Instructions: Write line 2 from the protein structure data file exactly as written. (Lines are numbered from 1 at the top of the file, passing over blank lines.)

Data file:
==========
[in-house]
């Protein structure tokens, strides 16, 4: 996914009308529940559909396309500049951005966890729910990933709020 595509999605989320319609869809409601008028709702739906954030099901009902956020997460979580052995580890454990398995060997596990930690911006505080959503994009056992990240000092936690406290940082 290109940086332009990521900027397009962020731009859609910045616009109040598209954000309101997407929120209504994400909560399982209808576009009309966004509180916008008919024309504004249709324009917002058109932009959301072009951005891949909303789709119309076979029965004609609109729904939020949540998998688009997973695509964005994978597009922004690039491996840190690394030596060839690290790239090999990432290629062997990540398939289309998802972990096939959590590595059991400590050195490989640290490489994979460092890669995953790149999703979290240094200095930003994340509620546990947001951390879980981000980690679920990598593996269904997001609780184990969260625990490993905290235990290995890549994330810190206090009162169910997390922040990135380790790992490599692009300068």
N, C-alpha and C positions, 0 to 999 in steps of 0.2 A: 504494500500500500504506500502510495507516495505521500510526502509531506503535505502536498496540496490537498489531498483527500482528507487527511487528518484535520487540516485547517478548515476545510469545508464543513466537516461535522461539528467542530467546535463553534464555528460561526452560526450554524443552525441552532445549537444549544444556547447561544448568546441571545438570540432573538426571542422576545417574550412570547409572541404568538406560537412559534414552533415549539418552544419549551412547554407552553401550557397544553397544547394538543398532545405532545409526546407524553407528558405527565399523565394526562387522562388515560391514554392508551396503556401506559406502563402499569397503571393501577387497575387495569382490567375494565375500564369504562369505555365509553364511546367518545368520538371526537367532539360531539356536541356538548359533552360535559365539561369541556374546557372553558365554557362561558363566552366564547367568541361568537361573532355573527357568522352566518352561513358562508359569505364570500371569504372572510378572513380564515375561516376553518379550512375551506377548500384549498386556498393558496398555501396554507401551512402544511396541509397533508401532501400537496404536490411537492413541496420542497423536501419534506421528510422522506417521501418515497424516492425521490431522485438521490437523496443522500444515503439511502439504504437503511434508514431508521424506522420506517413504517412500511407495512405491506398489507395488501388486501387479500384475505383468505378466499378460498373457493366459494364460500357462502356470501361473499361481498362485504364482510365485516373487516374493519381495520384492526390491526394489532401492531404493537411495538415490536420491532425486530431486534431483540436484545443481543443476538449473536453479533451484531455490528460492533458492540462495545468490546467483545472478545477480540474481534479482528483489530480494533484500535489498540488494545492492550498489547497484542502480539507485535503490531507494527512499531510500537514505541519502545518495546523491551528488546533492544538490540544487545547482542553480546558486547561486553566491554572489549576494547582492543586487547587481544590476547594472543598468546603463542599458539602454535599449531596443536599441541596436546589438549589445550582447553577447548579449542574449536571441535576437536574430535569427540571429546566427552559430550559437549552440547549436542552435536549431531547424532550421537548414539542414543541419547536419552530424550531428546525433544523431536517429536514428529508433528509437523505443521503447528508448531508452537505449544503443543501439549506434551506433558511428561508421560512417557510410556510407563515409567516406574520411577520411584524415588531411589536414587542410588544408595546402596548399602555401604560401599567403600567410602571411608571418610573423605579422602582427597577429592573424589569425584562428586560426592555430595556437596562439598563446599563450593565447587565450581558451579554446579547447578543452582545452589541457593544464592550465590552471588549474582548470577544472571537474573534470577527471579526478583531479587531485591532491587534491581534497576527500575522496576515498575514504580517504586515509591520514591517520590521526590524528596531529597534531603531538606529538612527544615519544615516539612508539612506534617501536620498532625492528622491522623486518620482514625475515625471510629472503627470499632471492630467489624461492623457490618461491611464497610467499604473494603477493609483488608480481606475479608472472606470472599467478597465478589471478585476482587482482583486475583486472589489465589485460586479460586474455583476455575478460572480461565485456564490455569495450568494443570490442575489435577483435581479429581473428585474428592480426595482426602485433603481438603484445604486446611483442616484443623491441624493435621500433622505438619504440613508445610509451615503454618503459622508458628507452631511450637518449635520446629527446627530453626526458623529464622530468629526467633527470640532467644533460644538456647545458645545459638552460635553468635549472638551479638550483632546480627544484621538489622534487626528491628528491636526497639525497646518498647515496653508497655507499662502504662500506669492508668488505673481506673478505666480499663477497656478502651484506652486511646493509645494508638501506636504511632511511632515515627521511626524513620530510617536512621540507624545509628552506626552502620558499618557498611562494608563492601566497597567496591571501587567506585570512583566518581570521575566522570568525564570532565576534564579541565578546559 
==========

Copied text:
């Protein structure tokens, strides 16, 4: 996914009308529940559909396309500049951005966890729910990933709020 595509999605989320319609869809409601008028709702739906954030099901009902956020997460979580052995580890454990398995060997596990930690911006505080959503994009056992990240000092936690406290940082 290109940086332009990521900027397009962020731009859609910045616009109040598209954000309101997407929120209504994400909560399982209808576009009309966004509180916008008919024309504004249709324009917002058109932009959301072009951005891949909303789709119309076979029965004609609109729904939020949540998998688009997973695509964005994978597009922004690039491996840190690394030596060839690290790239090999990432290629062997990540398939289309998802972990096939959590590595059991400590050195490989640290490489994979460092890669995953790149999703979290240094200095930003994340509620546990947001951390879980981000980690679920990598593996269904997001609780184990969260625990490993905290235990290995890549994330810190206090009162169910997390922040990135380790790992490599692009300068």